LETTER – Present atmospheric CO2 levels show that the time to ‘build back better’ has past

This chart from NASA shows the atmospheric carbon level for the past 800,000 years, and what it has done in the last 70 years. (Via NASA)This chart from NASA shows the atmospheric carbon level for the past 800,000 years, and what it has done in the last 70 years. (Via NASA)
The graphic plotting CO2 in the atmosphere, called the Keeling Curve, is named after the man who created it, Charles David Keeling. The annual mean growth rate when the Keeling Curve started in 1958 was 0.5 ppm rise a year over a decade. Today it is a 2.5 ppm mean annual rise on average over the last decade.The graphic plotting CO2 in the atmosphere, called the Keeling Curve, is named after the man who created it, Charles David Keeling. The annual mean growth rate when the Keeling Curve started in 1958 was 0.5 ppm rise a year over a decade. Today it is a 2.5 ppm mean annual rise on average over the last decade.

Dear editor,

Eunice Newton Foote, an American scientist, was the first to discover the gas CO2 can have a heating effect on the planet.

She did this by filling glass jars with different amounts of water vapor, carbon dioxide, and air. She compared how much they heated up in the sun, and then presented her data to the top US Science Conference in 1856. As more data came in over the next decades, scientists studying the problem started getting concerned, even back then.

The graphic plotting CO2 in the atmosphere, called the Keeling Curve, is named after the man who created it, Charles David Keeling. The annual mean growth rate when the Keeling Curve started in 1958 was 0.5 ppm rise a year over a decade. Today it is a 2.5 ppm mean annual rise on average over the last decade.

The graphic plotting CO2 in the atmosphere, called the Keeling Curve, is named after the man who created it, Charles David Keeling. In 1958, Keeling started taking measurements of CO2 in the atmosphere from one of the best measuring locations, at 11,000 feet on Mauna Loa, Hawaii, shown on the chart on the right. The annual mean growth rate when the Keeling Curve started in 1958 was 0.5 ppm rise a year over a decade. Today it is a 2.5 ppm mean annual rise on average over the last decade.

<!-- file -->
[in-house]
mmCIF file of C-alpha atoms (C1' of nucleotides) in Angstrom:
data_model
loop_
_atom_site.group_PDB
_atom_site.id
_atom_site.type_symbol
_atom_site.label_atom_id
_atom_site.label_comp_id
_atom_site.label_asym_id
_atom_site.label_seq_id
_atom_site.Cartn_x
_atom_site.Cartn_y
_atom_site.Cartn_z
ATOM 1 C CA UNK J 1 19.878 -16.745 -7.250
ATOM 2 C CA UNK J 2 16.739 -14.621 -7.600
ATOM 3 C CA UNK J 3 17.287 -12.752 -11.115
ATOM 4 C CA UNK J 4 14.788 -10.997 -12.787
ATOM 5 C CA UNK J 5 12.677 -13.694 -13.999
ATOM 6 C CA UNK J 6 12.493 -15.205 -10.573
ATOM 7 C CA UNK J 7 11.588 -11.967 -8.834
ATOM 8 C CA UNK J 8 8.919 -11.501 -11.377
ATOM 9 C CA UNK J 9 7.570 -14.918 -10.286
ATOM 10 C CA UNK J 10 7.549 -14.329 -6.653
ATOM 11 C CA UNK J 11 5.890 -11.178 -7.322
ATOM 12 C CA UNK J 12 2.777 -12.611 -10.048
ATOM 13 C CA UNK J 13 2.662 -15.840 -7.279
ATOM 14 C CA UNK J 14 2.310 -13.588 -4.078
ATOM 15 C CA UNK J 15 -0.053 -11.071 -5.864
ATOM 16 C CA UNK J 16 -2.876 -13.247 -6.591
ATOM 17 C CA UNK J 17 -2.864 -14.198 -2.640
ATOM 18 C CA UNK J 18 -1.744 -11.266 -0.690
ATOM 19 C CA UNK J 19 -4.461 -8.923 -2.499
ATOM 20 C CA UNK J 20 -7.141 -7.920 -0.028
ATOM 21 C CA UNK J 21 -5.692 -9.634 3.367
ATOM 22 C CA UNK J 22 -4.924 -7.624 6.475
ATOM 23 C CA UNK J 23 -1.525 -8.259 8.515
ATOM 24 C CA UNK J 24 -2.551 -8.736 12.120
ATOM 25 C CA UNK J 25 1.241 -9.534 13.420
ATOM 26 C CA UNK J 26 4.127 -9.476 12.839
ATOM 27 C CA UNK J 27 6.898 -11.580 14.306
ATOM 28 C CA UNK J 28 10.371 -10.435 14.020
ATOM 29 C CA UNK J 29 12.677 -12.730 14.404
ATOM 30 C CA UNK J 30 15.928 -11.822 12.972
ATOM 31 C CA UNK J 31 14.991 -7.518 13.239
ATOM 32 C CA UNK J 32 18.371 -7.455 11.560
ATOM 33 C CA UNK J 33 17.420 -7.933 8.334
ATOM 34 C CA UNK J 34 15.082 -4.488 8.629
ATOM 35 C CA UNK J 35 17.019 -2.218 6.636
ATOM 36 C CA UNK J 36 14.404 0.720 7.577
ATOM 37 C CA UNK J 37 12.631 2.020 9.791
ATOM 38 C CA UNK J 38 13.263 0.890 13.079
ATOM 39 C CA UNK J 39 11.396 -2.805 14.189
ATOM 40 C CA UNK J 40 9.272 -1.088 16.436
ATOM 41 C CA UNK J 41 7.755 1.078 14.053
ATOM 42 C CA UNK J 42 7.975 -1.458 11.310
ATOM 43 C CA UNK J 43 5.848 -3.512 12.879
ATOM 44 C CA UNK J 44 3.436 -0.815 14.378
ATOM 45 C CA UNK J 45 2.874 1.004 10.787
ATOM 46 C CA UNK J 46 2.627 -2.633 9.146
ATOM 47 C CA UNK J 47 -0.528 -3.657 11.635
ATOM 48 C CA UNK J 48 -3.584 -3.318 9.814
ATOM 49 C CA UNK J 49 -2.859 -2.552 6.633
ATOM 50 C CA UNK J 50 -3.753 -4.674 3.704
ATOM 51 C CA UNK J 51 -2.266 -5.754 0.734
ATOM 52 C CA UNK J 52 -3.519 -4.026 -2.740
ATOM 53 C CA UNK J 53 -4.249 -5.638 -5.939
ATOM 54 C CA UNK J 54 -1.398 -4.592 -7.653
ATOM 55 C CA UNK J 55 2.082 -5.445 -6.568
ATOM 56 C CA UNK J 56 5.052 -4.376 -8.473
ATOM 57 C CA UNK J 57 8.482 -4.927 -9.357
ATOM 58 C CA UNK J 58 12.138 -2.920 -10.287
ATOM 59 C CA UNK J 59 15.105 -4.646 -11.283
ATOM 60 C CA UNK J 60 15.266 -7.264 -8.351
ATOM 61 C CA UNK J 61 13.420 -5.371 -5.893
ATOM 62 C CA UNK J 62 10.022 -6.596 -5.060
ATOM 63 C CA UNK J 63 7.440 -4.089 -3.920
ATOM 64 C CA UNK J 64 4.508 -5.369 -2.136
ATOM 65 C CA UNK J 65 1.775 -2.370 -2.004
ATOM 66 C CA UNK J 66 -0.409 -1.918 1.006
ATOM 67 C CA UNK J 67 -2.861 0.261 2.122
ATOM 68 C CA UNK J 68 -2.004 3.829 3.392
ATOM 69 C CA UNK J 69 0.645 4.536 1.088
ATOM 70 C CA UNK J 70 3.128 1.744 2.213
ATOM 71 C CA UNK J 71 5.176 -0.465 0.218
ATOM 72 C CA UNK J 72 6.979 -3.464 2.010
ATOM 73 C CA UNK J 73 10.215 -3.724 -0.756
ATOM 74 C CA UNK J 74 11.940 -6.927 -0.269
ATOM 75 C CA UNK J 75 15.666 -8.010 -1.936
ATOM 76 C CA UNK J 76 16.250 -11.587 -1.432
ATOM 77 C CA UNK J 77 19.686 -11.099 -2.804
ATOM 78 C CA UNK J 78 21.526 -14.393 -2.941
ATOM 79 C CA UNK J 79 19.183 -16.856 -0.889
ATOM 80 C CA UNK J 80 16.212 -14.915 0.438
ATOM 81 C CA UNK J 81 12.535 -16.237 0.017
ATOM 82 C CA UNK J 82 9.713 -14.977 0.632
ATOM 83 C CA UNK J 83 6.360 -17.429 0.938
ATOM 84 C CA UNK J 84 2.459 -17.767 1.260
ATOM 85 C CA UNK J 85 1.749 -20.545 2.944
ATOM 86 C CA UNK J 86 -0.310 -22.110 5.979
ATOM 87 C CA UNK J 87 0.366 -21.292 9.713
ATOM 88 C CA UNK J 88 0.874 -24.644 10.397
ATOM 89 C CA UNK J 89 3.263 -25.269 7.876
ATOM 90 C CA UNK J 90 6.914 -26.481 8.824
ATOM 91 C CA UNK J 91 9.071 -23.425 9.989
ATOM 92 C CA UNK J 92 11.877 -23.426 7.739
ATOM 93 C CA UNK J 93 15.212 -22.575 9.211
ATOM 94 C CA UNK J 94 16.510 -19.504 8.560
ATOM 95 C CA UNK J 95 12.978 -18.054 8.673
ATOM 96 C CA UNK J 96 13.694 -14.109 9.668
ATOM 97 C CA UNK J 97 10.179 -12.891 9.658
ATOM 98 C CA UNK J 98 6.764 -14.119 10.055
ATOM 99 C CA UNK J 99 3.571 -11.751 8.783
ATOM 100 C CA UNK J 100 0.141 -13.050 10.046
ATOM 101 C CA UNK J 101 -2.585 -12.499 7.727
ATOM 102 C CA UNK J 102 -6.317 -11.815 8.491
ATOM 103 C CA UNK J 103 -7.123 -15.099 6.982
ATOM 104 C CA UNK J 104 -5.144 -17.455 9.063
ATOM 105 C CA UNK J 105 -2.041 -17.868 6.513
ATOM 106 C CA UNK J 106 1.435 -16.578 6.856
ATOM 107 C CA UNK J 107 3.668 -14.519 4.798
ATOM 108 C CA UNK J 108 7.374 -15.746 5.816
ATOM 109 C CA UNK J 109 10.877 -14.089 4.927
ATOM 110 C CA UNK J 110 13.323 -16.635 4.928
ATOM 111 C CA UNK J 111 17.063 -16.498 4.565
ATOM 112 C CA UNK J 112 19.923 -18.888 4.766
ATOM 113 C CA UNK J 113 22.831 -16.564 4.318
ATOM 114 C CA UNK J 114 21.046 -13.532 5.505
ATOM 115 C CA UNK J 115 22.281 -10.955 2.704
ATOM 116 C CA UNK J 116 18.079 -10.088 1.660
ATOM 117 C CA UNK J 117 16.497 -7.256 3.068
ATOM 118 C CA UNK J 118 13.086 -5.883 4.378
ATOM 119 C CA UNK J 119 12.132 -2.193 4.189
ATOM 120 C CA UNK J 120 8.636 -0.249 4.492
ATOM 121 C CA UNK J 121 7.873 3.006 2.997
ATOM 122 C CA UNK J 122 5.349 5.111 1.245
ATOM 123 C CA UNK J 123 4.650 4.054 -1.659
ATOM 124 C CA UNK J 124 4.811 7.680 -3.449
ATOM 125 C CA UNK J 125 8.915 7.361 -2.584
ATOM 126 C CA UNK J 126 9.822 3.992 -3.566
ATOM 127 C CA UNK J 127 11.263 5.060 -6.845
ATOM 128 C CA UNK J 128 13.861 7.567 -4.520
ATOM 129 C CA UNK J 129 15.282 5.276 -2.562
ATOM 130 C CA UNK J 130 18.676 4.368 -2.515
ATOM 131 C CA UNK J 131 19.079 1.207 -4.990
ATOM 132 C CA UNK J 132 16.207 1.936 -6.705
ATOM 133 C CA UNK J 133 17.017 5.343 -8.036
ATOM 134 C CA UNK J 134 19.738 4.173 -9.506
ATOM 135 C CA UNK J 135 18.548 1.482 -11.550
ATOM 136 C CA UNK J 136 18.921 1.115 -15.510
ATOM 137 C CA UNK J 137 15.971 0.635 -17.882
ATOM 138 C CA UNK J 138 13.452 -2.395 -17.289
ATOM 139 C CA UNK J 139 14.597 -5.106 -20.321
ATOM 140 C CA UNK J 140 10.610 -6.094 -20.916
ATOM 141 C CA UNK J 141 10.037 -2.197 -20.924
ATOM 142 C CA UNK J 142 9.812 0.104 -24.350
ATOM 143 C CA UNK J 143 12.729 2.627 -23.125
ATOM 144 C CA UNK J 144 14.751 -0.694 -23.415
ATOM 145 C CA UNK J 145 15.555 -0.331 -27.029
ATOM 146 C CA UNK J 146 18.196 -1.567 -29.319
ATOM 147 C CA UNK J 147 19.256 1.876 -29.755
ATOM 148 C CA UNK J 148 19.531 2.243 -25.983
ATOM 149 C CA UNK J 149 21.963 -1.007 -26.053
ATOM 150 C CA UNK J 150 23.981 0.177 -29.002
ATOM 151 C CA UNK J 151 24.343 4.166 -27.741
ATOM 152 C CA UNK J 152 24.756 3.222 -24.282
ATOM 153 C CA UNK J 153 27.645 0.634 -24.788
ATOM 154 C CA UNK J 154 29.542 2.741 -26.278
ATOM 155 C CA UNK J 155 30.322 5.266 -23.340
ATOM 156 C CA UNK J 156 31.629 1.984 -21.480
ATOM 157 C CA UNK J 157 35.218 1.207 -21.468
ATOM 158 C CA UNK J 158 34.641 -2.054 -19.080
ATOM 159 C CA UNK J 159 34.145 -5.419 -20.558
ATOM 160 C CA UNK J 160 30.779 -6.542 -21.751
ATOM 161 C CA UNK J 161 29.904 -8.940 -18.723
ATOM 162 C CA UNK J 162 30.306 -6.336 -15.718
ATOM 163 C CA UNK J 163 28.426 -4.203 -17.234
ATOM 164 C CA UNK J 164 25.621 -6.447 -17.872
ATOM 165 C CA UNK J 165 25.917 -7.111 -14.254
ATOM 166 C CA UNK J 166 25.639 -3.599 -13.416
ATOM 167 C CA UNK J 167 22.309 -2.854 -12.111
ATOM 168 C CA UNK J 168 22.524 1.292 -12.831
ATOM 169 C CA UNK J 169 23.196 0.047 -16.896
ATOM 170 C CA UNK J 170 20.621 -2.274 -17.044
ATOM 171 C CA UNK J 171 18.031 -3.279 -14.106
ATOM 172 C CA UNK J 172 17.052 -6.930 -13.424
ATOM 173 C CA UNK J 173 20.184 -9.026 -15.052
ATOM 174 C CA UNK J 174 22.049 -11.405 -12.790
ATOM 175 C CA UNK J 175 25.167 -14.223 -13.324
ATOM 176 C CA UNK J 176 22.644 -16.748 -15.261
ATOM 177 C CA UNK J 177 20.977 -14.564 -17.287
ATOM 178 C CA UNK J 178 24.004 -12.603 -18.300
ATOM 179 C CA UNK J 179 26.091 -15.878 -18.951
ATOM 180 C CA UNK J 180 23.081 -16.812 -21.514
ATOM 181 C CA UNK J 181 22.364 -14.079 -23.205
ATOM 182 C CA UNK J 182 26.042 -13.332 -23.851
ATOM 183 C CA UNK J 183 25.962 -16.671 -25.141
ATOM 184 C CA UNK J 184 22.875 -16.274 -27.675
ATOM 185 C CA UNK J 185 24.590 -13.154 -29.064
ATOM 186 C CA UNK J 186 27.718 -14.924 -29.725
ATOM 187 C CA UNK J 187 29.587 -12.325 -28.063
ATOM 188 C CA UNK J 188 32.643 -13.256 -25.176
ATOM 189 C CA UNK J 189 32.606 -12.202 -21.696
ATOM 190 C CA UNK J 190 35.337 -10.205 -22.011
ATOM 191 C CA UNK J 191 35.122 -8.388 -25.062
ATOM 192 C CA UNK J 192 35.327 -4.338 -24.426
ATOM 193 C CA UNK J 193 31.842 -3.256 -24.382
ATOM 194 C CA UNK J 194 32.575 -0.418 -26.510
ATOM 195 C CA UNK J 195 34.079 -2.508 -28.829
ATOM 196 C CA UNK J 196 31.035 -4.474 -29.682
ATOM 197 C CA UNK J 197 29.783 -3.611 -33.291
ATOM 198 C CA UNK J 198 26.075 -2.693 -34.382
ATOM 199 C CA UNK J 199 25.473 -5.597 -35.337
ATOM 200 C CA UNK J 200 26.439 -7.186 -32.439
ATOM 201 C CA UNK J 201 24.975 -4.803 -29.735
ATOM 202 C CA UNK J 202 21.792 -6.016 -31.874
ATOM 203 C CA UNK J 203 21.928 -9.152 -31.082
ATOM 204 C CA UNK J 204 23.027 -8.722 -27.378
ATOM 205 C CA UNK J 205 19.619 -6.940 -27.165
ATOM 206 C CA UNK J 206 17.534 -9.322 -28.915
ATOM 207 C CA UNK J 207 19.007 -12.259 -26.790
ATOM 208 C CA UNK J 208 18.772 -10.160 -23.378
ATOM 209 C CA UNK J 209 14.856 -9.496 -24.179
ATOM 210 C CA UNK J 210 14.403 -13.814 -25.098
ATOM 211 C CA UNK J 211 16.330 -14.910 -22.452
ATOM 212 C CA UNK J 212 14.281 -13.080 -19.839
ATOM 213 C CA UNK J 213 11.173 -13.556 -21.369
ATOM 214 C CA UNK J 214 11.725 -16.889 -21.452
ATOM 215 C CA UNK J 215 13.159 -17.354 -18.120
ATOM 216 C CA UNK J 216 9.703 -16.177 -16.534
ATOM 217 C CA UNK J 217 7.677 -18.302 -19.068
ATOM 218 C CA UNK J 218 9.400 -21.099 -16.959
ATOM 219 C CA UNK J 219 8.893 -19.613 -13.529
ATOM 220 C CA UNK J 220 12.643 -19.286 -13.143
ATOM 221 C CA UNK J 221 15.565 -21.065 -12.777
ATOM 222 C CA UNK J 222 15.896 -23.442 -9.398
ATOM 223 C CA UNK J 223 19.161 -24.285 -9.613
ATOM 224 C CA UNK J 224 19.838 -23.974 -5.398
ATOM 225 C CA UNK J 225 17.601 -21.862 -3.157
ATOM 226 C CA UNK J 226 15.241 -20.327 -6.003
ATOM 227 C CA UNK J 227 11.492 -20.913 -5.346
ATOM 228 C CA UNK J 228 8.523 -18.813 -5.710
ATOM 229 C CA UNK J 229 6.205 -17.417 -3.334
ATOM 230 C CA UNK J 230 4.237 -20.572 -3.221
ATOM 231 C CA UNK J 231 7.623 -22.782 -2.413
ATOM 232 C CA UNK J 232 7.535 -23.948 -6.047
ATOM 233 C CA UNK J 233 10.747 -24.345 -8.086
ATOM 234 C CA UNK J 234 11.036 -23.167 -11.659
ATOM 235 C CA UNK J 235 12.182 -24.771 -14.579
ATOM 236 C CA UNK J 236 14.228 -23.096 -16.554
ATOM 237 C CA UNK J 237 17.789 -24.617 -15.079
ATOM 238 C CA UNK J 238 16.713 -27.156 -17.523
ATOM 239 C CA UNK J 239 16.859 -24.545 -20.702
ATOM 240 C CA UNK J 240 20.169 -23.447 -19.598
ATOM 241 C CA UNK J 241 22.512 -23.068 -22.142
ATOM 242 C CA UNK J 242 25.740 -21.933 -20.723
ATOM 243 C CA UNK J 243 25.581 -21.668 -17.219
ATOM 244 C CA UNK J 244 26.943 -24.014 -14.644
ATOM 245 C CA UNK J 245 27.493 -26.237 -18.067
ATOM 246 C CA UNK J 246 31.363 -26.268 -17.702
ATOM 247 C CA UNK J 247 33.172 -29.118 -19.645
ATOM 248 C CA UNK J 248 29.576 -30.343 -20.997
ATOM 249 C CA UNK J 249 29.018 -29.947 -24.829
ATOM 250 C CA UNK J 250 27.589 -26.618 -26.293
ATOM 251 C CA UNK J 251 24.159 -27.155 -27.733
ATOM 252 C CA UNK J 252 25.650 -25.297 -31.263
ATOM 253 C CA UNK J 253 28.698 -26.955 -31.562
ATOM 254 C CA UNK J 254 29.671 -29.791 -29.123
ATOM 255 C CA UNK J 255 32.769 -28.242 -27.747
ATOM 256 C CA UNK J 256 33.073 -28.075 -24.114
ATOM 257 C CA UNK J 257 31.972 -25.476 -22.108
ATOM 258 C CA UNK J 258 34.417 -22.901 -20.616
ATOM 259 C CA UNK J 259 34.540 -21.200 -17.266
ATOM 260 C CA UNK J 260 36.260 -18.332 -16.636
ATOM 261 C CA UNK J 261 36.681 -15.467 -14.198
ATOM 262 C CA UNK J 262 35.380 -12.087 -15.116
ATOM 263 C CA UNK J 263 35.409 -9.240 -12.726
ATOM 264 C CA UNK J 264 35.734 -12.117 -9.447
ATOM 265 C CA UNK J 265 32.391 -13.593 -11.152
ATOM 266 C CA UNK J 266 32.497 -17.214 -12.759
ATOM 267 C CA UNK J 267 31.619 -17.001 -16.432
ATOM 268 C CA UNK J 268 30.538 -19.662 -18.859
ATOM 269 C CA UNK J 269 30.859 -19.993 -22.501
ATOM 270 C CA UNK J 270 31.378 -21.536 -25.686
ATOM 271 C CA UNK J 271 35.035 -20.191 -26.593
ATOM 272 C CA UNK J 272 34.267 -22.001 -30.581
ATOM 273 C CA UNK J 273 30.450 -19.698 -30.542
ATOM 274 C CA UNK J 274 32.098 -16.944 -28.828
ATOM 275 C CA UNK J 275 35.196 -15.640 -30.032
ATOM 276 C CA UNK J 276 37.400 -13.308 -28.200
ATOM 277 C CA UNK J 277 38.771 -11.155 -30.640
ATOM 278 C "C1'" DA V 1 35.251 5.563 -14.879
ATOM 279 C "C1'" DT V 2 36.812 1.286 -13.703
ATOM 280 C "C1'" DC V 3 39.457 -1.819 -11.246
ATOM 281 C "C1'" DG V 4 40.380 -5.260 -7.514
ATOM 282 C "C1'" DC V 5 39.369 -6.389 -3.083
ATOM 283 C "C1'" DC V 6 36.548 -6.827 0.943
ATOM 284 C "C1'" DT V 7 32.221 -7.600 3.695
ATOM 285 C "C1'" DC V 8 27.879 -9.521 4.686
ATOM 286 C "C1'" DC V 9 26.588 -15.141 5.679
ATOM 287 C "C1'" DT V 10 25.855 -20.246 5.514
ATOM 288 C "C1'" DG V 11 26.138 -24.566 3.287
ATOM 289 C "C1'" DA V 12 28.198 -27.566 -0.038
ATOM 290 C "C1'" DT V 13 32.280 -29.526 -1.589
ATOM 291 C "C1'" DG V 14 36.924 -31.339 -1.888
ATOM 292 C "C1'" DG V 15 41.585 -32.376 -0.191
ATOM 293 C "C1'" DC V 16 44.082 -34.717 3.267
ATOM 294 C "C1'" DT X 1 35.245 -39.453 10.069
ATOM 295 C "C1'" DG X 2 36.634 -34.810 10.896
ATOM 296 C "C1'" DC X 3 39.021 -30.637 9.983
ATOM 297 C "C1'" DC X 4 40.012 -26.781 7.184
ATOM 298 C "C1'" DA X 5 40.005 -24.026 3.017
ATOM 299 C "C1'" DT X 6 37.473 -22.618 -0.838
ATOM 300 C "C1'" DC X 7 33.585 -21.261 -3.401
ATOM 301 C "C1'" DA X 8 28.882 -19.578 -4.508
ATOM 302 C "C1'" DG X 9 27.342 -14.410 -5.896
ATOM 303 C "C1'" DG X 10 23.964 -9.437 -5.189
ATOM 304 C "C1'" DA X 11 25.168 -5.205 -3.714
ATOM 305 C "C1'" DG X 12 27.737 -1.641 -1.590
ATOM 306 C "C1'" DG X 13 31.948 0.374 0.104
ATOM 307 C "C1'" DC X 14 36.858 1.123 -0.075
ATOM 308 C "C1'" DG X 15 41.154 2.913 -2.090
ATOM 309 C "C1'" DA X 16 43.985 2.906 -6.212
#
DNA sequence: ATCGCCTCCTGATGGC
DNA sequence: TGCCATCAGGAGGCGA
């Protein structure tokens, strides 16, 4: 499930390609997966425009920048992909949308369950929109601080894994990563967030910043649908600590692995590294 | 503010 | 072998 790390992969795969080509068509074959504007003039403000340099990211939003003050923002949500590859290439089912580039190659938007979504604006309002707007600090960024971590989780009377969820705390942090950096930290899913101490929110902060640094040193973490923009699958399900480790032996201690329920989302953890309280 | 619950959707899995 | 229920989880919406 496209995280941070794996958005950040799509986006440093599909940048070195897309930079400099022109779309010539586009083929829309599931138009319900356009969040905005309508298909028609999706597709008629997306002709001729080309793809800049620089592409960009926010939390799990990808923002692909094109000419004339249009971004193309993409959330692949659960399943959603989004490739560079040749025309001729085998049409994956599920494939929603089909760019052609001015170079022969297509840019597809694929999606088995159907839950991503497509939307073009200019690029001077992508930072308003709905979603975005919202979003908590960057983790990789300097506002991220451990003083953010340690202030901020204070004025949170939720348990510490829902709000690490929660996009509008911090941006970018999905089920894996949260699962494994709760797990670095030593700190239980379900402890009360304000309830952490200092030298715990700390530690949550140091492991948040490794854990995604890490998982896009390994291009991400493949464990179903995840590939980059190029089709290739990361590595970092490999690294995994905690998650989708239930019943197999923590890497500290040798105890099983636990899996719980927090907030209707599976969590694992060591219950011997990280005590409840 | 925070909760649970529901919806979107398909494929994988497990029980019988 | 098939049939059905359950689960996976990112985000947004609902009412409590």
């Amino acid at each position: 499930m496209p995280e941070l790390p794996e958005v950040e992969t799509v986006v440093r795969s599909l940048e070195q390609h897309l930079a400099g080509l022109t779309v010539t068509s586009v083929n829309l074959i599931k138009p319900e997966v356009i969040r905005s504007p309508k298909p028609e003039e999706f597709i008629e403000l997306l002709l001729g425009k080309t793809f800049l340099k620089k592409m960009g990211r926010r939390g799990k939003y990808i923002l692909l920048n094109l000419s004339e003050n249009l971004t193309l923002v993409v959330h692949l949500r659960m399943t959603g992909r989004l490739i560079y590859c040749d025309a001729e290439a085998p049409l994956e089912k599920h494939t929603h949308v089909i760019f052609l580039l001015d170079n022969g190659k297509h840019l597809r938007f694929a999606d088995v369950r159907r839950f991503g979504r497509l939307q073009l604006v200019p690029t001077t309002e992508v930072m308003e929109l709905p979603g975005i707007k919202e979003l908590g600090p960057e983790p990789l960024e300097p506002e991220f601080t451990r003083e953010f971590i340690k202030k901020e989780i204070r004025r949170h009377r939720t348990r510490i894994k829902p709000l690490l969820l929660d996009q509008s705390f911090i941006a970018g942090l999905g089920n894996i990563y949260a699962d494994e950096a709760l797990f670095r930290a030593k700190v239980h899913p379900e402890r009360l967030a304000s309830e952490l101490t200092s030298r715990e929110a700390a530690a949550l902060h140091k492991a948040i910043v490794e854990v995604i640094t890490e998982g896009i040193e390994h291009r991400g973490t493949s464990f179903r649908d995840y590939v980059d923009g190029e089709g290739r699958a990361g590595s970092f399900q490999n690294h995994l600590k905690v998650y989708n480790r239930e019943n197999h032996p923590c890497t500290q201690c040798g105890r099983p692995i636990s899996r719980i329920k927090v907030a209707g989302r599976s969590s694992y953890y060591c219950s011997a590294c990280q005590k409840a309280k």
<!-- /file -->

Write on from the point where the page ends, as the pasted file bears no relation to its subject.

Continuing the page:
The chart on the left is a close-up of the one on the right. It shows what some scientists call the seasonal breathing cycles of the planet. CO2 decreases by over seven ppm during the spring and summer months, when the northern hemisphere trees and plants grow, absorbing CO2 out of the atmosphere. During the fall and winter, it rises again when plants die, decompose, and trees lose their leaves, which exhales CO2 back into the Atmosphere.

The 800,000-year historical graphic shows data collected by scientists drilling ice core samples from the Antarctic ice cap. The air bubbles found in the cores provide clean samples of what the atmosphere was like when that layer of ice was laid down. The bubbles are measured for methane, carbon dioxide, and oxygen. As shown in the chart, CO2 levels never exceeded 300 ppm throughout this era, and most of the time, were under 280 ppm until the industrial revolution.

By 1988 NASA Climate scientist James Hanson had enough data to testify in front of the US Congress, and although he didn’t use the fancy political term “build back better,” he was saying precisely that. In the 34 years that have passed, we have had 26 COP (Conference of the Parties) meetings, the first one being in Berlin, Germany 1995, and the latest, COP 26, last year in Glasgow, UK. Unfortunately, nobody listened to the scientists when they told us to build back better back in the late 1980s. Climate scientists are now saying to “stop” putting carbon in the atmosphere.

Will we listen this time?

With atmospheric rivers, wildfires, heat domes, droughts and who knows how many unknowns, British Columbians already are experiencing the dangers of living on a planet with over 400ppm CO2 in the atmosphere.

At the time of this writing, April 8, 2022, the measured CO2 from the Mauna Loa Observatory was 420.66 ppm.

(Sources: https://bit.ly/3O5U4Tp, https://gml.noaa.gov/ccgg/trends/monthly.html, https://gml.noaa.gov/ccgg/trends/gr.html )

Fred Fern,

Merville

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